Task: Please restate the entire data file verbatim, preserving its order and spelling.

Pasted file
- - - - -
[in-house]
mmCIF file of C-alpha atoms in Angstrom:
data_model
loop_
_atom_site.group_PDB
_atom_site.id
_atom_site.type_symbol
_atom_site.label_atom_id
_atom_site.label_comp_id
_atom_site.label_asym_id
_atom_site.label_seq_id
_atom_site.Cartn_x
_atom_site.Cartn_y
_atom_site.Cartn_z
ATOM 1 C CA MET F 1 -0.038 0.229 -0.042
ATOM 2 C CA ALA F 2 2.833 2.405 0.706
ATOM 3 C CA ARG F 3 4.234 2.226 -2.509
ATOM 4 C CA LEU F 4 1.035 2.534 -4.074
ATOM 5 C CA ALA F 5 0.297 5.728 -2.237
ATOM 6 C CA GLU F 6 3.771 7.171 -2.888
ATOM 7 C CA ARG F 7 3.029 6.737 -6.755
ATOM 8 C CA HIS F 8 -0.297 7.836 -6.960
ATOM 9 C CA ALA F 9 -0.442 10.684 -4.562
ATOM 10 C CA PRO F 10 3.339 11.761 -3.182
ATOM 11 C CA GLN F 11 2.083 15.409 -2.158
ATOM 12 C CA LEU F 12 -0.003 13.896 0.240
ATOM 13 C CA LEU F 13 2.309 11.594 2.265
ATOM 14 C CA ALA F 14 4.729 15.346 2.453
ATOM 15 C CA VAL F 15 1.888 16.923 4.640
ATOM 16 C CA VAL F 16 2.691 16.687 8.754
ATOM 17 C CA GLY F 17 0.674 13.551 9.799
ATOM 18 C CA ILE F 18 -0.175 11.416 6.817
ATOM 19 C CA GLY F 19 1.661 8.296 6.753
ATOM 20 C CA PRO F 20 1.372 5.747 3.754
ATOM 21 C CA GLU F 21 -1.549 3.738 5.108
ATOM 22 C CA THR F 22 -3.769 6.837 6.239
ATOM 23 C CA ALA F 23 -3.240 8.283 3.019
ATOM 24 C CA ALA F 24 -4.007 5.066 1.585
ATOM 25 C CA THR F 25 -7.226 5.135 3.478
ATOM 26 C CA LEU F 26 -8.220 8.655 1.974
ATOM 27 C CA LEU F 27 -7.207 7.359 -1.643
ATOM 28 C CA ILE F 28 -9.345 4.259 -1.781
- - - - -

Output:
[in-house]
mmCIF file of C-alpha atoms in Angstrom:
data_model
loop_
_atom_site.group_PDB
_atom_site.id
_atom_site.type_symbol
_atom_site.label_atom_id
_atom_site.label_comp_id
_atom_site.label_asym_id
_atom_site.label_seq_id
_atom_site.Cartn_x
_atom_site.Cartn_y
_atom_site.Cartn_z
ATOM 1 C CA MET F 1 -0.038 0.229 -0.042
ATOM 2 C CA ALA F 2 2.833 2.405 0.706
ATOM 3 C CA ARG F 3 4.234 2.226 -2.509
ATOM 4 C CA LEU F 4 1.035 2.534 -4.074
ATOM 5 C CA ALA F 5 0.297 5.728 -2.237
ATOM 6 C CA GLU F 6 3.771 7.171 -2.888
ATOM 7 C CA ARG F 7 3.029 6.737 -6.755
ATOM 8 C CA HIS F 8 -0.297 7.836 -6.960
ATOM 9 C CA ALA F 9 -0.442 10.684 -4.562
ATOM 10 C CA PRO F 10 3.339 11.761 -3.182
ATOM 11 C CA GLN F 11 2.083 15.409 -2.158
ATOM 12 C CA LEU F 12 -0.003 13.896 0.240
ATOM 13 C CA LEU F 13 2.309 11.594 2.265
ATOM 14 C CA ALA F 14 4.729 15.346 2.453
ATOM 15 C CA VAL F 15 1.888 16.923 4.640
ATOM 16 C CA VAL F 16 2.691 16.687 8.754
ATOM 17 C CA GLY F 17 0.674 13.551 9.799
ATOM 18 C CA ILE F 18 -0.175 11.416 6.817
ATOM 19 C CA GLY F 19 1.661 8.296 6.753
ATOM 20 C CA PRO F 20 1.372 5.747 3.754
ATOM 21 C CA GLU F 21 -1.549 3.738 5.108
ATOM 22 C CA THR F 22 -3.769 6.837 6.239
ATOM 23 C CA ALA F 23 -3.240 8.283 3.019
ATOM 24 C CA ALA F 24 -4.007 5.066 1.585
ATOM 25 C CA THR F 25 -7.226 5.135 3.478
ATOM 26 C CA LEU F 26 -8.220 8.655 1.974
ATOM 27 C CA LEU F 27 -7.207 7.359 -1.643
ATOM 28 C CA ILE F 28 -9.345 4.259 -1.781